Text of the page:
The Art of the Gateway Game

For some people, getting into board gaming was a very natural transition. Maybe you were introduced by friends or family, maybe you picked it up on your own. Once you do get involved, it very quickly becomes evident how much variety and opportunity for fun there is in the hobby. As the industry grows, new people are getting involved all the time, but it'll be easier for some than for others. In your life, you probably know someone itching to get in to modern gaming, but they're unsure how to take that first step.

Here are some tips to make sure you leave them with a positive first impression of the hobby and eager to come back for more.

Give Them Some Options (But not too many)

Selecting a few well thought out options is a good idea for a first gaming session with new people. Choose titles that you think will appeal to them but won't be too tough to learn. Letting them make the choice of which games to play will make them a bit more invested in the outcome, but if you open up their choices to your entire collection you run the risk of overwhelming them or worse, they could pick something way out of their league as an intro game. Nothing will kill someone's interest faster then being confused beyond the point of enjoyment.

You Can Win, Just Don't Destroy Them

Keep in mind that this first experience is going to go a long way to deciding whether you're creating a lifetime gamer or not. The more competitive they feel, the more addicted they will be walking away from the game. Your role as the teacher is not to win the game at all costs. You'll have a natural advantage already, so help them out along the way. Make sure to point out obvious good moves for them and warn them against possible mistakes. Don't play the game for them, but make sure they know their options. You can win, but try to make the newcomers feel as if they were at least in the running. It actually may work better to beat them just by a little bit to give them a reason to come back and try again.

Try Cooperation

A lot of people are turned off of gaming by the intense competition they associate with childhood games of Monopoly or RISK. They see gaming as a prelude to a flipped table and long silences at family gatherings. Cooperative games are a relatively new phenomenon that they may not have heard of yet. Working together for a common goal takes off all the pressure of trying to win individually. Some people are afraid of losing, but if you win or lose as a team, it's a lot easier to swallow the outcome. Cooperative games can be great at introducing new mechanics, themes, and levels of complexity without the added element of direct competition. New players can explore the game itself without feeling like they may end up looking stupid or losing big time on their own.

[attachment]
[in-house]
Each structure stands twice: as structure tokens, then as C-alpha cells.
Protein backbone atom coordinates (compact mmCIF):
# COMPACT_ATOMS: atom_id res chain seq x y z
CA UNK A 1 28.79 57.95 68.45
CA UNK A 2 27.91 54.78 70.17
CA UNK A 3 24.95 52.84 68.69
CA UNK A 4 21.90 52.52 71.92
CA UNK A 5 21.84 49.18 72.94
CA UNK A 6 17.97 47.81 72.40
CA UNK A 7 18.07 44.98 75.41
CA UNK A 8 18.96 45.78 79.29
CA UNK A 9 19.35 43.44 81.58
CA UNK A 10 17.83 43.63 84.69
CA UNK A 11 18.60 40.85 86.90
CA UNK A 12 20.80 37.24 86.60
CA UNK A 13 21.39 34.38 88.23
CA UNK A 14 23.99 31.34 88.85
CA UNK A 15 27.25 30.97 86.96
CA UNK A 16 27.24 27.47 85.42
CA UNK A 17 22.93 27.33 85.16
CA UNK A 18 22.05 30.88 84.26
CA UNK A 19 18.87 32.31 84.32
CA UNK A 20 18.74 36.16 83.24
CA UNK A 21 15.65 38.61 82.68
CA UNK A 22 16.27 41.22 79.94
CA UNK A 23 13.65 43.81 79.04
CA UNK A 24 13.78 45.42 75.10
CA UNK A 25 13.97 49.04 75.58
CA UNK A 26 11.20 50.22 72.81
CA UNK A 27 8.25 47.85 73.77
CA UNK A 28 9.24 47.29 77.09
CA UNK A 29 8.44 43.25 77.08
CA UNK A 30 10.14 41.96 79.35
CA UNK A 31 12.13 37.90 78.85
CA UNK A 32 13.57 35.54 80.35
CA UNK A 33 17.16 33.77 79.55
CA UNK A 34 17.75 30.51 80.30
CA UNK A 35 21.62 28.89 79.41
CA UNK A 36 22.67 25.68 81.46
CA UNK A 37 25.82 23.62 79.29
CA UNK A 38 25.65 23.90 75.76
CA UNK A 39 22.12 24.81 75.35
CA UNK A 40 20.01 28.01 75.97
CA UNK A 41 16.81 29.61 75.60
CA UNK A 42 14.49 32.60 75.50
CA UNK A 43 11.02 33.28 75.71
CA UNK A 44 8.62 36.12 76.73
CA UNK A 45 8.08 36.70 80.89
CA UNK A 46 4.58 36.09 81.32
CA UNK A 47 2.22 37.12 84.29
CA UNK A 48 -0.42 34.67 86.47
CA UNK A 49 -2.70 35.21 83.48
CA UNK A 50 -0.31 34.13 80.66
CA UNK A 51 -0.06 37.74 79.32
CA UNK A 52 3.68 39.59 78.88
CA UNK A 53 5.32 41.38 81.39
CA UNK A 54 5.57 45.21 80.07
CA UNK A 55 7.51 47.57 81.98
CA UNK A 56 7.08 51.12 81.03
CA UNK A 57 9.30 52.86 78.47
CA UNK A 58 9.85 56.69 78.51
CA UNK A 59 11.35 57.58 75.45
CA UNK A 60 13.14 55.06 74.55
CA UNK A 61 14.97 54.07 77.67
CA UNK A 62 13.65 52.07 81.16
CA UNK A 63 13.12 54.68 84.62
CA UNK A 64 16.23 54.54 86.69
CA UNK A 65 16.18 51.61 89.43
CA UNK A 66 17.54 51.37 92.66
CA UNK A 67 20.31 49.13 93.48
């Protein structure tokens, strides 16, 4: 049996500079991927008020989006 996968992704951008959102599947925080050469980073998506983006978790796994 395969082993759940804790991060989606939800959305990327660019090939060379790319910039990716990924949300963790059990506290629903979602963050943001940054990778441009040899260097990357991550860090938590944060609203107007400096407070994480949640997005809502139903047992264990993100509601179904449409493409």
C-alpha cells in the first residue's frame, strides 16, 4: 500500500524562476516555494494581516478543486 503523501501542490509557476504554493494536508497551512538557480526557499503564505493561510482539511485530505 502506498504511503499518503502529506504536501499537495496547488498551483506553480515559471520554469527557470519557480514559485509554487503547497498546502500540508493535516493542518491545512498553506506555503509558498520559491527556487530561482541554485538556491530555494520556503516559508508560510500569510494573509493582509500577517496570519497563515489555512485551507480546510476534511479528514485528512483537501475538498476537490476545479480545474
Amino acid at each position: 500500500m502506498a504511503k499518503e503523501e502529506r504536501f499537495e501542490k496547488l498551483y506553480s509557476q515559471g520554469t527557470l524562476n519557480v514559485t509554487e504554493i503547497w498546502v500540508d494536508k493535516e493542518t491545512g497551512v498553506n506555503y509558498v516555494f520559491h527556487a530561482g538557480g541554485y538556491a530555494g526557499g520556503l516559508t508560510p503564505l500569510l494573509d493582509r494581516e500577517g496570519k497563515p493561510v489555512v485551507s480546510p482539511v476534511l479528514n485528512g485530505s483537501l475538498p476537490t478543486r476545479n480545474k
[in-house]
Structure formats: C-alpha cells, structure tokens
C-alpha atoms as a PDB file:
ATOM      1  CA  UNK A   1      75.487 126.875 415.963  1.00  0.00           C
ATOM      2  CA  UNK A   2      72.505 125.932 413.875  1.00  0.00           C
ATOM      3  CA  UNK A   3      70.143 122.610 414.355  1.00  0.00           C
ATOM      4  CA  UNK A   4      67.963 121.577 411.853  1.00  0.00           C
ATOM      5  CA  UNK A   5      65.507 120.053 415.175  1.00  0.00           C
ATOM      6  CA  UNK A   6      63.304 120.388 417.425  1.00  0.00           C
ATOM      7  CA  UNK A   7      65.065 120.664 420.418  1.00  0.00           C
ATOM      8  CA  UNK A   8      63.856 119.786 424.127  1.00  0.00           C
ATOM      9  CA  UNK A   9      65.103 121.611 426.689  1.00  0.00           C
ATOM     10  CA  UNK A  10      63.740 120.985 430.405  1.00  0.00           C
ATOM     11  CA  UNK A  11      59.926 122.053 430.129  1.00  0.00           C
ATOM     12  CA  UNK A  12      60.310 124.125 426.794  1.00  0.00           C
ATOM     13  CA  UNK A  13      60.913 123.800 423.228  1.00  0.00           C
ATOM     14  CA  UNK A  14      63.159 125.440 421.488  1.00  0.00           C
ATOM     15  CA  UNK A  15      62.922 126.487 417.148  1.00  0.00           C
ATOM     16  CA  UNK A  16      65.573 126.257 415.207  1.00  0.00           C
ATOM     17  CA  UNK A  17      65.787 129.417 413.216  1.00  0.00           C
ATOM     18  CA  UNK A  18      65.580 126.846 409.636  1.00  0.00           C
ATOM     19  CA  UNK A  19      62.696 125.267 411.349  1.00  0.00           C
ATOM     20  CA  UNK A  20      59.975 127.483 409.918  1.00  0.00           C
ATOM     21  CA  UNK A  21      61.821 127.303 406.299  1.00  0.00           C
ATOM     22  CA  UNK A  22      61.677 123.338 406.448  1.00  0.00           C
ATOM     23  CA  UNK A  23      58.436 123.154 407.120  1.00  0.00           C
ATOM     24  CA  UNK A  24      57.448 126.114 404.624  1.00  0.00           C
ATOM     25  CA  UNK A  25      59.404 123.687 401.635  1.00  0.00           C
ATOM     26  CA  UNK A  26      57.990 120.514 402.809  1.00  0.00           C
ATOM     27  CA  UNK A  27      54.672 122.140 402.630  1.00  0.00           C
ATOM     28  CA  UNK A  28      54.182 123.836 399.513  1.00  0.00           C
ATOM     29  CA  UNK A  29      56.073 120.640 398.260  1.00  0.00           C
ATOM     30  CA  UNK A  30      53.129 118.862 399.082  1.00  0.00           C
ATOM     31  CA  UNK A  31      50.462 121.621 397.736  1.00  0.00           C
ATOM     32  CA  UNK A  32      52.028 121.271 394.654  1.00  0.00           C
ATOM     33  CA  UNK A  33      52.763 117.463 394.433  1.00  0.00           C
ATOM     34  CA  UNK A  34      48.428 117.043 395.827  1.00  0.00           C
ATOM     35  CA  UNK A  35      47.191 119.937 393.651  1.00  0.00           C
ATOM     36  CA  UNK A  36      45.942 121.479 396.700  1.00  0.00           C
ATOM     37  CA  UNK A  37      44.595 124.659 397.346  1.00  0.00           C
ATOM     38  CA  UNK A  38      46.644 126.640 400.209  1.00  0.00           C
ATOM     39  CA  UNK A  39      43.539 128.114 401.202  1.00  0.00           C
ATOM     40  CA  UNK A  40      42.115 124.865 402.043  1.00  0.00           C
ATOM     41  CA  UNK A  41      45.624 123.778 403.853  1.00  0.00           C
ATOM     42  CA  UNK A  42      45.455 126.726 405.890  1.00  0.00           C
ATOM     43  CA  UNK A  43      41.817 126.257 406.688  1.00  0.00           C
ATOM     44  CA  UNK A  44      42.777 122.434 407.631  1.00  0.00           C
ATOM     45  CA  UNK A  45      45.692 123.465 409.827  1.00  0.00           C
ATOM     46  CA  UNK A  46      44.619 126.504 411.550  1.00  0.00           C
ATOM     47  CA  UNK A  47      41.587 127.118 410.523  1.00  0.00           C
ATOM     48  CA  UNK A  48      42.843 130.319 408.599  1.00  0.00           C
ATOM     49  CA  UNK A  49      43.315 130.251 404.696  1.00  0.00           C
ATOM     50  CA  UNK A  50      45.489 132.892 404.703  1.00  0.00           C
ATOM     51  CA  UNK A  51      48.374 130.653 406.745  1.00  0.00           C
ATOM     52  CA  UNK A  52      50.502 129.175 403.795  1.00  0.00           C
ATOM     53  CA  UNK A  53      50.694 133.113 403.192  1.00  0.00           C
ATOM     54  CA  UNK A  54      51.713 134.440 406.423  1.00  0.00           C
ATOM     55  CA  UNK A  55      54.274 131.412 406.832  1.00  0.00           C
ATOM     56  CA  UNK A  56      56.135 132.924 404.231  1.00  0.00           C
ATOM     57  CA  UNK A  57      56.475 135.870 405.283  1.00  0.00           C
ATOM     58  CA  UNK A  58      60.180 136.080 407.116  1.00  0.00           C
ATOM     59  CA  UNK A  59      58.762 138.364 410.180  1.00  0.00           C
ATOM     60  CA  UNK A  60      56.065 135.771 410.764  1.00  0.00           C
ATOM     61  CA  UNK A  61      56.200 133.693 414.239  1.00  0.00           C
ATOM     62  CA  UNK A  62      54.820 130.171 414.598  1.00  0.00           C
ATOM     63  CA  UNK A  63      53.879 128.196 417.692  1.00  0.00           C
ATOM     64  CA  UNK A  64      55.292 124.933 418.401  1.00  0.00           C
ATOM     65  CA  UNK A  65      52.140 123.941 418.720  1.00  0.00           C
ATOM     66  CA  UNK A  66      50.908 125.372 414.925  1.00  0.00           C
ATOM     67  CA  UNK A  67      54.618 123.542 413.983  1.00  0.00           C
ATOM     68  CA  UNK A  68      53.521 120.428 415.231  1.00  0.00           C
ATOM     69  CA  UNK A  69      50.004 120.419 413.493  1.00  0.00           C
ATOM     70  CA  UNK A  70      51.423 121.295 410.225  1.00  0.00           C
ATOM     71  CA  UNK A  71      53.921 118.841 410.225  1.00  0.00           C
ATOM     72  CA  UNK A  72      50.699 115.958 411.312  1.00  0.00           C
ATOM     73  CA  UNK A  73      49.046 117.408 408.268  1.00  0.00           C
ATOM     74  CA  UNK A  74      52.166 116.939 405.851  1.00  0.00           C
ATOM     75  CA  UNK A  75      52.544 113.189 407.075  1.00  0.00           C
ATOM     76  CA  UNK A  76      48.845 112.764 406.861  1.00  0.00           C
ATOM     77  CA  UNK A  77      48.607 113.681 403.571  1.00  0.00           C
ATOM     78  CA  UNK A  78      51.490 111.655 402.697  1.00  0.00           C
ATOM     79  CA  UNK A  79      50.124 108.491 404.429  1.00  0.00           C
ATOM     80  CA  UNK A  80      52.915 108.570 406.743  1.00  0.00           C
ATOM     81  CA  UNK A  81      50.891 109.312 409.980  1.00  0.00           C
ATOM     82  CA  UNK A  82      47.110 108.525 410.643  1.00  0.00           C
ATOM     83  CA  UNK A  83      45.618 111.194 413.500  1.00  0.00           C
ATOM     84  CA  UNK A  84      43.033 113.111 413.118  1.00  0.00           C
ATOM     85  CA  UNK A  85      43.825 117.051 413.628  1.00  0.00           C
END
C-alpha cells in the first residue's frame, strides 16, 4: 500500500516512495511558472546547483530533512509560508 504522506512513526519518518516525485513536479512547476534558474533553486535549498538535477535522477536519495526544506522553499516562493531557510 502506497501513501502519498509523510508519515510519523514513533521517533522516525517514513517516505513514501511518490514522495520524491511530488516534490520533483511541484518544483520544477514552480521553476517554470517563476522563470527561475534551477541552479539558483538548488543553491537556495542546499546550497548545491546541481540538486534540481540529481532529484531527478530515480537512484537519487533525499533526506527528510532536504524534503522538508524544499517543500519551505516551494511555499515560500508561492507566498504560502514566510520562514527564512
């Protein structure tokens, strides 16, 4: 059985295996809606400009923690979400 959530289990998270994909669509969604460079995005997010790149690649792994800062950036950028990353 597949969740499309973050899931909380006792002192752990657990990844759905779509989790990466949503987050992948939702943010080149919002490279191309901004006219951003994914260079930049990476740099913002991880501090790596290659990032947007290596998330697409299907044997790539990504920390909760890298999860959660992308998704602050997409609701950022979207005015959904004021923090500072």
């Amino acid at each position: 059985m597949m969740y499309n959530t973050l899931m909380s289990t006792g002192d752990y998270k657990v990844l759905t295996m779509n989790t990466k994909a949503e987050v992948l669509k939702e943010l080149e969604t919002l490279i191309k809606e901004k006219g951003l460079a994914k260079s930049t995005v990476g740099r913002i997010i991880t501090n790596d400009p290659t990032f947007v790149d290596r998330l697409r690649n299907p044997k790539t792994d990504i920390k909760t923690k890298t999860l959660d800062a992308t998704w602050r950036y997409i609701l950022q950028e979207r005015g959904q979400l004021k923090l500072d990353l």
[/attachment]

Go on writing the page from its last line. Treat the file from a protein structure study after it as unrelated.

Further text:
Here are some titles that work really well as gateway games:

Potion Explosion- You compete as students in wizard school working on your final exams. You'll pull ingredients from the very cool slide dispenser to complete potion recipes for points and special powers. The theme of this game is really fun, the rules are quite easy to grasp, and the hook is the awesome slide dispenser that is visually captivating and mechanically unique. This is a great one for all ages and will introduce the idea of set collection.

Play Me- Based in the familiar Alice in Wonderland world, Play Me is a game that takes very little time to learn and not much more time to play. Everyone takes their turns at the same time, so there's no down time. There is a lot of luck in the game and that means anyone can win. It will also introduce new gamers to the concept of asymmetrical starting powers as each players gets to take on the role of one of the characters from Wonderland, each with their own abilities. Play Me is simple and short and perfect game to bring new people to the hobby.

Zombicide: Black Plague- This is easily the most complicated game on the list. Players band together as Survivors of a medieval plague sweeping across the countryside. The fantasy theme and highly detailed miniatures will make for a more narrative game experience. It may appeal to more creative types. The rules are fairly straight forward (although there are a lot of them), and as long as you have played it enough times, you can do the majority of the upkeep. Zombicide may seem like a lot to throw at new gamers all at once, but the killer theme, awesome components and movie-like feel to how the game unfolds might be the right combination to hook people in and make them thirsty to explore what else modern gaming has to offer. With the right group of people, Zombicide: Black Plague could be a big hit.

The Art of the Gateway Game

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